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By Usama Jawad96
Football Manager 2021 is not coming to the PlayStation... because Sony didn't send dev kits
by Usama Jawad
The Football Manager series has been a staple among fans of the sport as well as people who enjoy simulation games in general. The first title in the series was launched back in 2004 and since then, it has followed a yearly release schedule. Over the past decade or so, it has not launched on any home console.
Now, the latest entry in the series, Football Manager 2021 is finally making its way back to current- and next-gen consoles as well. However, support for PlayStation 4 and PlayStation 5 is notably excluded, only because Sony didn't send dev kits to the developer.
In a blog post, the company has announced that Football Manager 2021 is coming to Steam and Epic Games Store on November 24, and people who purchase it through these storefronts will also get Football Manager 2021 Touch for PC and Mac for free. iOS and Android versions are coming soon too, with the Switch edition expected to arrive before the end of the year.
In a surprise reveal, the game is making a return to Xbox One, Series S, and Series X as well, with optimizations for Xbox controllers in tow along with the ability to carry saves across Windows 10 utilizing Microsoft's Xbox Play Anywhere technology. This will be the first release of the series on a Microsoft console since 2008. However, a firm release date for the Xbox Edition has not been announced as of yet.
Interestingly, mention of the PlayStation 4 and PlayStation 5 edition is completely absent in the blog post. Responding to curious fans on Twitter, the game's director Miles Jacobson stated that this is because Microsoft "asked" for Football Manager 2021 on Xbox while Sony did not. He further revealed that:
It's quite interesting to see that while Microsoft was proactive about getting an arguably popular title to its current- and next-generation consoles, Sony could seemingly not be bothered to even send dev kits to the developer. With this being the title's first home console release in well over a decade, only time will tell whether the company made the right choice or not. In the meantime, those interested can head over to the pre-order page for Football Manager 2021 here.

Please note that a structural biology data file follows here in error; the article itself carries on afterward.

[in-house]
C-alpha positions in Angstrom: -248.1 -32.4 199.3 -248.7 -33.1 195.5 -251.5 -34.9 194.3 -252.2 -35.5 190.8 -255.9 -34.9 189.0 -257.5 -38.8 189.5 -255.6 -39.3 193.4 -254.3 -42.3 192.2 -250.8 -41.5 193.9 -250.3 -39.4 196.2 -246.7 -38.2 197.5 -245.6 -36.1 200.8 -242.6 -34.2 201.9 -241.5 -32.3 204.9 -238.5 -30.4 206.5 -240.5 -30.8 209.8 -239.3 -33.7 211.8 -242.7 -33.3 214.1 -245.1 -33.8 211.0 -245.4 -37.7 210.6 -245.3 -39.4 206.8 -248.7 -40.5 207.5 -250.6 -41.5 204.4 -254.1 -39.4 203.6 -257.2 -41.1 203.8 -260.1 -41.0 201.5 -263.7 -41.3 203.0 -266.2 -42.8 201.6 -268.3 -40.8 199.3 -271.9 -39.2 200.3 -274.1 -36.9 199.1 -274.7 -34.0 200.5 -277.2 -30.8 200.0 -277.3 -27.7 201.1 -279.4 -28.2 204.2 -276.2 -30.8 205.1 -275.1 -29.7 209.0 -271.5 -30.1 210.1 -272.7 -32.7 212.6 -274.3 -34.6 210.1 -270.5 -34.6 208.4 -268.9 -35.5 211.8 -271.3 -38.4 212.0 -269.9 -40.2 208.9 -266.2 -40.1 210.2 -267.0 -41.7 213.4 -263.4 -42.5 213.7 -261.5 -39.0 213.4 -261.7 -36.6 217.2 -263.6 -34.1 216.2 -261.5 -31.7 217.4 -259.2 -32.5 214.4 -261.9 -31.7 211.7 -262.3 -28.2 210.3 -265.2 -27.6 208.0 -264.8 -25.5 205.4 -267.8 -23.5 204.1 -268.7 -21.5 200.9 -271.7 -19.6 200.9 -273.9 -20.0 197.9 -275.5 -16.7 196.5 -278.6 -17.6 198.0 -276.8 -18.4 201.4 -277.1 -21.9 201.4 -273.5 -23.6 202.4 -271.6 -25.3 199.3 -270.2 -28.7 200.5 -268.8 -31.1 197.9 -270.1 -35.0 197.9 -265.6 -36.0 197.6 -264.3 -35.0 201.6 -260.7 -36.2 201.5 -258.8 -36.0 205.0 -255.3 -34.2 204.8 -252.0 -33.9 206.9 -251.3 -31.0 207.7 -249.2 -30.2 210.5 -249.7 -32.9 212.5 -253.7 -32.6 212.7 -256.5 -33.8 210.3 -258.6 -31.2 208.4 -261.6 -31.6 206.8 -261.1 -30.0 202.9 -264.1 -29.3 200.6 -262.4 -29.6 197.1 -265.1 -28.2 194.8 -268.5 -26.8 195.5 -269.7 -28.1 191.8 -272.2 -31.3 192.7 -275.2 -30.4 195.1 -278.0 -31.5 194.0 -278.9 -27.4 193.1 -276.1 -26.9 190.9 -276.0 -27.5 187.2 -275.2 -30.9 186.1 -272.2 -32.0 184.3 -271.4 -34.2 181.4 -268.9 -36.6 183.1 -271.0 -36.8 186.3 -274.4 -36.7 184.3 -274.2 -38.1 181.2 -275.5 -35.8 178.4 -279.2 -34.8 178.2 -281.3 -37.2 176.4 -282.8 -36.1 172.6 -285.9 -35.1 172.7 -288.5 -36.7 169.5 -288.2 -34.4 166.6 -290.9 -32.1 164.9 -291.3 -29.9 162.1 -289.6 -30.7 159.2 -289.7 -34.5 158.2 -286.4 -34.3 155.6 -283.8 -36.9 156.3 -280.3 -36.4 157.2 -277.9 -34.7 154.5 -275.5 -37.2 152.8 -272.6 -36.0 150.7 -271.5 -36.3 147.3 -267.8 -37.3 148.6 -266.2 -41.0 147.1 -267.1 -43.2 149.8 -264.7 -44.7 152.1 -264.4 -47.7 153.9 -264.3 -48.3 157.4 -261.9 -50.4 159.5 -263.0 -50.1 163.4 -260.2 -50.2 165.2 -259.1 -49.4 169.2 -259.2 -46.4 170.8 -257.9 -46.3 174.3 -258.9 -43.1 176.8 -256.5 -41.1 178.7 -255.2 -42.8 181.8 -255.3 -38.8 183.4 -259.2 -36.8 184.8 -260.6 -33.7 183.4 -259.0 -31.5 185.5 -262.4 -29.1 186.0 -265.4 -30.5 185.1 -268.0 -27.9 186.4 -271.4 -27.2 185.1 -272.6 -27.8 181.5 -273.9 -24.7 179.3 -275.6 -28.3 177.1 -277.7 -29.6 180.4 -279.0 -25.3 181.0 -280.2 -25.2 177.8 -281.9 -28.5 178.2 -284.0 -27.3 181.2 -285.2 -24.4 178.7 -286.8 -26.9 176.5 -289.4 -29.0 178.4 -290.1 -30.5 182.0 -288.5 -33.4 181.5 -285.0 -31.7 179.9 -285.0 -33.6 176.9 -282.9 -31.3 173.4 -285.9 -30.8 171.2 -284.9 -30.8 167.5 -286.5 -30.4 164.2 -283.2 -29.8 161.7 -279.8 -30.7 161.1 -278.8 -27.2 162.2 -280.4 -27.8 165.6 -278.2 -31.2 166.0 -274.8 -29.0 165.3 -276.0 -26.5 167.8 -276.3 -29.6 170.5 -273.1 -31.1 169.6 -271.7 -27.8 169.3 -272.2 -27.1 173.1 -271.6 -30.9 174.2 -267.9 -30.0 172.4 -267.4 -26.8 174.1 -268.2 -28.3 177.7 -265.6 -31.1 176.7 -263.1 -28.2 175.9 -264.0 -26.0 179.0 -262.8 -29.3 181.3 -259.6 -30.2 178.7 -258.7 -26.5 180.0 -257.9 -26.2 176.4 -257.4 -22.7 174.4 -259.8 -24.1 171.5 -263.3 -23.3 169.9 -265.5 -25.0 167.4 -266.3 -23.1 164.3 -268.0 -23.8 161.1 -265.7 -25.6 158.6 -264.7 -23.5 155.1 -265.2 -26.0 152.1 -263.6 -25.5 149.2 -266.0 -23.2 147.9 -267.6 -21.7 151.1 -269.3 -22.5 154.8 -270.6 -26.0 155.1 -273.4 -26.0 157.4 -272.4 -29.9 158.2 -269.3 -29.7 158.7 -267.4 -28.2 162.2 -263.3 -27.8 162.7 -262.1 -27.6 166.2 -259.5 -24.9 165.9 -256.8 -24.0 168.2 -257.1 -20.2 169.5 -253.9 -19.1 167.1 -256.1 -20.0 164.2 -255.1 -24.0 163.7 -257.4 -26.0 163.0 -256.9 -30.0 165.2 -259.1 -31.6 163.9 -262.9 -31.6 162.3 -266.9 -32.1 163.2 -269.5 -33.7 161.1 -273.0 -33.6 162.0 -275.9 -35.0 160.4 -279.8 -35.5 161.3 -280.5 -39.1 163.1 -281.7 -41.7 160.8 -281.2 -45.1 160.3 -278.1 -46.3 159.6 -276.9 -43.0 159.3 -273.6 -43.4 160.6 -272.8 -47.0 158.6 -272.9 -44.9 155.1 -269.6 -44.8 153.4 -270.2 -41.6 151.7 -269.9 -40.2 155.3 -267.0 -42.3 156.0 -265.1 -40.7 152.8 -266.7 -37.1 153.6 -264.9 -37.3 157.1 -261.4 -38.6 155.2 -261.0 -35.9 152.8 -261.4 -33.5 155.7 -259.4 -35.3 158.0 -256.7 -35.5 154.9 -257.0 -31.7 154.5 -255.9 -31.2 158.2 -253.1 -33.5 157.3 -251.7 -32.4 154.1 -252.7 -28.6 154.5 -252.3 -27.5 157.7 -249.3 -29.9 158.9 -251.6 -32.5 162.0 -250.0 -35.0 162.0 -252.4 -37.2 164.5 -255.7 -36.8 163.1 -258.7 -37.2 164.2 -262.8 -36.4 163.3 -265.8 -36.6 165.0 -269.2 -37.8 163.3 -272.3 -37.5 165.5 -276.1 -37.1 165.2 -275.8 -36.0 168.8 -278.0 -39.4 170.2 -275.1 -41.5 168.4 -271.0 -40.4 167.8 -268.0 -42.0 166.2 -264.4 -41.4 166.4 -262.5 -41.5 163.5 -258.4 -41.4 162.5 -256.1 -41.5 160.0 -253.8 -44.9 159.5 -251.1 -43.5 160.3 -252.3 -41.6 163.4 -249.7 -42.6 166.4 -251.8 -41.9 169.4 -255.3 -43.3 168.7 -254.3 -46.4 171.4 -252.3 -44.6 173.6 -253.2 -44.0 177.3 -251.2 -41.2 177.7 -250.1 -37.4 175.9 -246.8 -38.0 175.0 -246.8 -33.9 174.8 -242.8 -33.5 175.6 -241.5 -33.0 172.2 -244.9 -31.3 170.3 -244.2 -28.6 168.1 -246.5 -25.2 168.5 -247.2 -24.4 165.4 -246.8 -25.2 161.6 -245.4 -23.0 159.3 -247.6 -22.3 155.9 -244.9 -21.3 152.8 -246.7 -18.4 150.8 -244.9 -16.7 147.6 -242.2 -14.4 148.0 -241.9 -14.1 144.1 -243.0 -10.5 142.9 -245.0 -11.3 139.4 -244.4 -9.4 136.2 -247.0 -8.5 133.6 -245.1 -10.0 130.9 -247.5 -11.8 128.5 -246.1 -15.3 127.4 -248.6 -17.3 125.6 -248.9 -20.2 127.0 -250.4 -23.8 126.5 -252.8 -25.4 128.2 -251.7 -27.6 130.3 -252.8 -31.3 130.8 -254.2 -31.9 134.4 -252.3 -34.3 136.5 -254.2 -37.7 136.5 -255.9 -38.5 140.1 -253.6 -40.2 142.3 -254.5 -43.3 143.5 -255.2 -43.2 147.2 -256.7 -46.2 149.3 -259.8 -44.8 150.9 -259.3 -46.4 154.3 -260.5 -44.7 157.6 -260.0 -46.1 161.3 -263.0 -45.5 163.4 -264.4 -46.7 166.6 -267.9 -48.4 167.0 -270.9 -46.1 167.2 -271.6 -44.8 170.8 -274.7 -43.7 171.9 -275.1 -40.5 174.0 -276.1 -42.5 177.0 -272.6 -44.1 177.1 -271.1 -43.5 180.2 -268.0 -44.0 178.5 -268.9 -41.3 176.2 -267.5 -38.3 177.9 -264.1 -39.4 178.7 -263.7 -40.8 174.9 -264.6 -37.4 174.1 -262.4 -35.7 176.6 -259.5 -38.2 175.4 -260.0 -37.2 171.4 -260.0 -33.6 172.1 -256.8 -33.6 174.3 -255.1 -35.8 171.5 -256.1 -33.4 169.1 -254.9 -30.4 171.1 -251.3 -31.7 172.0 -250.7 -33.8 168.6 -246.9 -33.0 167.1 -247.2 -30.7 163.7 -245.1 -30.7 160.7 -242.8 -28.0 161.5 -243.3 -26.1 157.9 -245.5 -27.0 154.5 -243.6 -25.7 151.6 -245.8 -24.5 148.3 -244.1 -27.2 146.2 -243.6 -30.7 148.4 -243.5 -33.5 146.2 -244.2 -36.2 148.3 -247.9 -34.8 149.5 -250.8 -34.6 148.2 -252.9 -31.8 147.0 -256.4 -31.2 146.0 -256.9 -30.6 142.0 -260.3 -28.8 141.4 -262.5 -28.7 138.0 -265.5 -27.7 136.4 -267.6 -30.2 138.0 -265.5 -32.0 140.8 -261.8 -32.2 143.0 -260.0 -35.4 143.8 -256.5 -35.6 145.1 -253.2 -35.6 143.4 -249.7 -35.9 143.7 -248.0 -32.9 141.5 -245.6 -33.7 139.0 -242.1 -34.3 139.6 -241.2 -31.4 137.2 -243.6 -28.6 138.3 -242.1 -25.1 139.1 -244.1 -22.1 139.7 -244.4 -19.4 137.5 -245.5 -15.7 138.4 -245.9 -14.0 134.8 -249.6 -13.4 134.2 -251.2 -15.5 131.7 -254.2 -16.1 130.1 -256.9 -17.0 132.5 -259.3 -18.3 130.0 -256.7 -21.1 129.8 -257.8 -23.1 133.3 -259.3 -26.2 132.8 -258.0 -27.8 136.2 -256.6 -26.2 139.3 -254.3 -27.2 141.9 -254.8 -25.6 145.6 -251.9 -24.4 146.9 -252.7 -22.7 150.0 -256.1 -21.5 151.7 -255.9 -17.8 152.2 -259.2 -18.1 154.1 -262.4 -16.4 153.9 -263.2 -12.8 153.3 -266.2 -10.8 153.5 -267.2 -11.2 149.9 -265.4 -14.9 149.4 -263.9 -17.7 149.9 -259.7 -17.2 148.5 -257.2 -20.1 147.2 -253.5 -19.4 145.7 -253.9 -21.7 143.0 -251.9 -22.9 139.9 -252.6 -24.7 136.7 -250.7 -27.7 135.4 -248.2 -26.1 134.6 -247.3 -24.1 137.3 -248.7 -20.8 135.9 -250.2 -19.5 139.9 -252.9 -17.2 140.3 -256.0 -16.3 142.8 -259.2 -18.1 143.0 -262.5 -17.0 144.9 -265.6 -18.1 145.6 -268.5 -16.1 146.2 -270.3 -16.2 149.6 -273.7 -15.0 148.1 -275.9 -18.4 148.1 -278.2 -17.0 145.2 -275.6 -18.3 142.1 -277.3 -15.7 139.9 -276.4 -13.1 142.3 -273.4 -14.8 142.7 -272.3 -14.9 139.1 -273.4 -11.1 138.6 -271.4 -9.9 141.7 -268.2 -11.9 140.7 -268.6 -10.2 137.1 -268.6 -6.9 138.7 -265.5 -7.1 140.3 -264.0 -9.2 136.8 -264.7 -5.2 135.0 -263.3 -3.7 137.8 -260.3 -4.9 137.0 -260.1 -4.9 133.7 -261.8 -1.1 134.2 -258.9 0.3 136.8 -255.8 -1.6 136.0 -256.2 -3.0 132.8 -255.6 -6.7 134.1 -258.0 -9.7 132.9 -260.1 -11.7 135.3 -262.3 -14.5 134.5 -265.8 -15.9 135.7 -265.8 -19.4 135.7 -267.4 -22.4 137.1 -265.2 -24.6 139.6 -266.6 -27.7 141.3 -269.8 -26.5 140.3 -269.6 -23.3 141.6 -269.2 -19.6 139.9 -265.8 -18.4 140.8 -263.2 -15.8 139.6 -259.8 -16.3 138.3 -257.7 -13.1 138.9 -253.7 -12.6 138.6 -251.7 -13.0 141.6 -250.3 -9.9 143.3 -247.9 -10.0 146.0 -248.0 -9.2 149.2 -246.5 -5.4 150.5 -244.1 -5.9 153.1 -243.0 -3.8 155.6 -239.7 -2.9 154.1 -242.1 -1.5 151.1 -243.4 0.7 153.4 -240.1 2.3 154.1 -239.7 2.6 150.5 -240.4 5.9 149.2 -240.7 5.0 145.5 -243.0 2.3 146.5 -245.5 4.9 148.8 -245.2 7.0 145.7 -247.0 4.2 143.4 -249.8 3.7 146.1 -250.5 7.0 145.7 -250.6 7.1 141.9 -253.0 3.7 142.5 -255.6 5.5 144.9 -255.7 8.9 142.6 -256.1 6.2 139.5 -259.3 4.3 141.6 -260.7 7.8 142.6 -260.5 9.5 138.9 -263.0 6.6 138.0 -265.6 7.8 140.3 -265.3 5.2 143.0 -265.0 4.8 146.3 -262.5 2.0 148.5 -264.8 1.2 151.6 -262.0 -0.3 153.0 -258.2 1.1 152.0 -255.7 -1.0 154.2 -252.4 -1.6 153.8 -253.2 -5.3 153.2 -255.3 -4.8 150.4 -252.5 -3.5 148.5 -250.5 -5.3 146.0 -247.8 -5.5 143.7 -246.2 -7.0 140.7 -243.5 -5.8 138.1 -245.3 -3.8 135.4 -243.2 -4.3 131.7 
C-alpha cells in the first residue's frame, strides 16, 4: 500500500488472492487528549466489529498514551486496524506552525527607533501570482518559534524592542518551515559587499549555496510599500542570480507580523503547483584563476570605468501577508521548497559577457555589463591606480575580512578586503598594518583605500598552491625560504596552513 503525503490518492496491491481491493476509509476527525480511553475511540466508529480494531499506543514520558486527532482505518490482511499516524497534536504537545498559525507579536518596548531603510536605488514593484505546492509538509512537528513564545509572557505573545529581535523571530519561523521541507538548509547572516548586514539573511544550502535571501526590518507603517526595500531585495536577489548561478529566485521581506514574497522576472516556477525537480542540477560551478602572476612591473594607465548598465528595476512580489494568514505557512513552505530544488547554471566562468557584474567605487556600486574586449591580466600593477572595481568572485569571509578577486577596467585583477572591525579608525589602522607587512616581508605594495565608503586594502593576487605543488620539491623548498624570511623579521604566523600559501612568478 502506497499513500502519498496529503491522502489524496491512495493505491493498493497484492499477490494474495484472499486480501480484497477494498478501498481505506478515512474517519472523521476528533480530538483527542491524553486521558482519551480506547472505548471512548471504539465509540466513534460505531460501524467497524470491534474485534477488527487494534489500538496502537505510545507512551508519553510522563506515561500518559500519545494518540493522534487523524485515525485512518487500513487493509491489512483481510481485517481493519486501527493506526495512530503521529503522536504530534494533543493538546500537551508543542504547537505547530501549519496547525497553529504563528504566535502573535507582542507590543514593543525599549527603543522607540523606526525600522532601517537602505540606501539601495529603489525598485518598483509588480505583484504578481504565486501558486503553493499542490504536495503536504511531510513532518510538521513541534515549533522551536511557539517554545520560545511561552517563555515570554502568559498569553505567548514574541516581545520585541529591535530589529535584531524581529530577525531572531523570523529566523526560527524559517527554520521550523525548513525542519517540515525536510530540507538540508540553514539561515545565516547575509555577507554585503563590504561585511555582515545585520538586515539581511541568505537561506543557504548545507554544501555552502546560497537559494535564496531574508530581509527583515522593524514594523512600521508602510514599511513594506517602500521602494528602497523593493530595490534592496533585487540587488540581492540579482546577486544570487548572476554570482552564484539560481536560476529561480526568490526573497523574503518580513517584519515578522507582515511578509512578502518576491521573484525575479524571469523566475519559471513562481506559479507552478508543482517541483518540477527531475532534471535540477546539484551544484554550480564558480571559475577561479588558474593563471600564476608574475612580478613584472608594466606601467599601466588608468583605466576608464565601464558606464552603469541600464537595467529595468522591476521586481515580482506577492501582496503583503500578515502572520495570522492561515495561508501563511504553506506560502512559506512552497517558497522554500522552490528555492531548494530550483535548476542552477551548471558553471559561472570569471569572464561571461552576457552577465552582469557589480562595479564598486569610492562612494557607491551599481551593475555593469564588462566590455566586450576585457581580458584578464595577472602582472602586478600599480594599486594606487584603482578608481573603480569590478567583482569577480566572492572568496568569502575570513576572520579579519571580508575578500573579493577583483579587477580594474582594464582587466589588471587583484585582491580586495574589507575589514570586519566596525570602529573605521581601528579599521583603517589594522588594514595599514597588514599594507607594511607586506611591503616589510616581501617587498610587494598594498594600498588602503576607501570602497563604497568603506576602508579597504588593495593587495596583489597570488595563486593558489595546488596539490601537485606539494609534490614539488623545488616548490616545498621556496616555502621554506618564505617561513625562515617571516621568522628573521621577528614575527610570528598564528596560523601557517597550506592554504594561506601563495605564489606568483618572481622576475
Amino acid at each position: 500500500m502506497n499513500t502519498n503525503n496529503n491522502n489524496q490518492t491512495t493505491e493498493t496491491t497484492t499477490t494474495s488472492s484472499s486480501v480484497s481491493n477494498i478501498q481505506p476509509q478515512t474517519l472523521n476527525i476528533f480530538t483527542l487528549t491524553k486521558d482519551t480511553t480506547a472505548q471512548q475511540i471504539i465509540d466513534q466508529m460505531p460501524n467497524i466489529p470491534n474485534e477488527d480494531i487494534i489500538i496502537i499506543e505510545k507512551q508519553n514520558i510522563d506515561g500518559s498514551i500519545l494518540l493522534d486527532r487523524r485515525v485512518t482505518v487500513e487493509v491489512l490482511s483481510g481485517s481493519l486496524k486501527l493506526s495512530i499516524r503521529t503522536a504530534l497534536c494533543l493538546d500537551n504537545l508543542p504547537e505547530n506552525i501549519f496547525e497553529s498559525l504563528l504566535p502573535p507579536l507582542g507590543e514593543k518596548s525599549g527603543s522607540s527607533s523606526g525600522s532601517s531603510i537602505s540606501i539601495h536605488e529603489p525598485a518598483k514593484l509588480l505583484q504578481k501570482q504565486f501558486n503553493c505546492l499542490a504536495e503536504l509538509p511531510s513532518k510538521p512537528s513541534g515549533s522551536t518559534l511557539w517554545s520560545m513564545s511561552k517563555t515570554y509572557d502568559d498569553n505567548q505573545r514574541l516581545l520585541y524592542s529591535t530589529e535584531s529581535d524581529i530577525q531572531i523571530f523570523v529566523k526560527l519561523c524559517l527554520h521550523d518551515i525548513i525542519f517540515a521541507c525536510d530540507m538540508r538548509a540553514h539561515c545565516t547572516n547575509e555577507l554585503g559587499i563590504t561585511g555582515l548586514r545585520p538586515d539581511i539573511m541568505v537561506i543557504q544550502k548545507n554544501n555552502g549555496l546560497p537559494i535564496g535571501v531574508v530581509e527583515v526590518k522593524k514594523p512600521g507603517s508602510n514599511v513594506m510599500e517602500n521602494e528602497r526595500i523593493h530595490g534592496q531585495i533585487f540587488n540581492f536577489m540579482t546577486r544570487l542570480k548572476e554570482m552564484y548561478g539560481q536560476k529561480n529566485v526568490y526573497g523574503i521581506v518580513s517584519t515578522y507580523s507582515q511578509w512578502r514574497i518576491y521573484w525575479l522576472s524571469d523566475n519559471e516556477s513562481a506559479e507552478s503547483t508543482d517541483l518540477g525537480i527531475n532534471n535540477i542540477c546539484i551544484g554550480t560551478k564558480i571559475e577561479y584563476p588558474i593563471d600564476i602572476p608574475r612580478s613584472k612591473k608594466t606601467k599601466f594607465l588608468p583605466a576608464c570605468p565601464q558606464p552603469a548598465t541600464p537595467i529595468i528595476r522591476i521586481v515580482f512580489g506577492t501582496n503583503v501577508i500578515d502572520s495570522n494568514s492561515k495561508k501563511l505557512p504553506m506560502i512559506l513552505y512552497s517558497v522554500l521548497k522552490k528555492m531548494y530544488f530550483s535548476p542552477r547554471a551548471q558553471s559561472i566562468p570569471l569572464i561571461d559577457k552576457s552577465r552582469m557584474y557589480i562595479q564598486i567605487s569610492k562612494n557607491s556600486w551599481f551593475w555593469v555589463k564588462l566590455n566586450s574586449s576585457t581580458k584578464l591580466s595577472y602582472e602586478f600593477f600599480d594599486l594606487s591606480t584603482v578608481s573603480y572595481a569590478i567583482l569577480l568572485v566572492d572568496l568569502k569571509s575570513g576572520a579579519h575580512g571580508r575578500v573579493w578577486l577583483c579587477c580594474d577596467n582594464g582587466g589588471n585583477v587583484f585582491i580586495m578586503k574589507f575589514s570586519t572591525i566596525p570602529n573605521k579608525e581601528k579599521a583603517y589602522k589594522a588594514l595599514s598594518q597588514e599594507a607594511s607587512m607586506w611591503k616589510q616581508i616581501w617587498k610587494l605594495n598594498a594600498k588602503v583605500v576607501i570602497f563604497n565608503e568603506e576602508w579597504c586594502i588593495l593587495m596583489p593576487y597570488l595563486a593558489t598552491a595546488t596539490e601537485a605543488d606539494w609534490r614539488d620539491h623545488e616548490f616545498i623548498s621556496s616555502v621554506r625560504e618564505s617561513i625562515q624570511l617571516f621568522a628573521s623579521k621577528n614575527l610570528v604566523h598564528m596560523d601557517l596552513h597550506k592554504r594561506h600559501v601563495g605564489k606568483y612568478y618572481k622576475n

By Usama Jawad96
Going into the next generation, Sony needs to stop its deceptive marketing tactics
by Usama Jawad
Let me say this right off the bat: When it comes to gaming, I'm platform-agnostic. I'll play on whatever machine offers a decent gaming experience, regardless of whether it's made by Sony, Microsoft, Nintendo, or any PC-maker for that matter. I strongly believe that as long as you're satisfied with the gaming experience offered by a piece of hardware, you should enjoy it regardless of whether it packs the most powerful silicon on the market.
With that out of the way, let's start with the topic on hand. I have mostly played on the PlayStation 4 in this generation and have really enjoyed Sony's exclusives especially God of War, The Last of Us Remastered, Spider-Man, Horizon Zero Dawn, Death Stranding (which is not a PS4 exclusive anymore), and more. Sony has really built my trust in this generation and while I'm very excited about the budget-friendly Xbox Series S, the PlayStation 5 feels like a no-brainer to me as well given the absolutely incredible PS4 exclusives this generation.
However, before I dip my toes into the next generation of consoles, I need Sony to stop its deceptive marketing tactics which were quite clearly exposed in its PlayStation 5 showcase event earlier this week.
For starters, Sony Interactive Entertainment's Jim Ryan had been making a huge deal for the past few months about how the company believes in console generations. In an interview with GamesIndustry.biz back in May, the executive went on to say: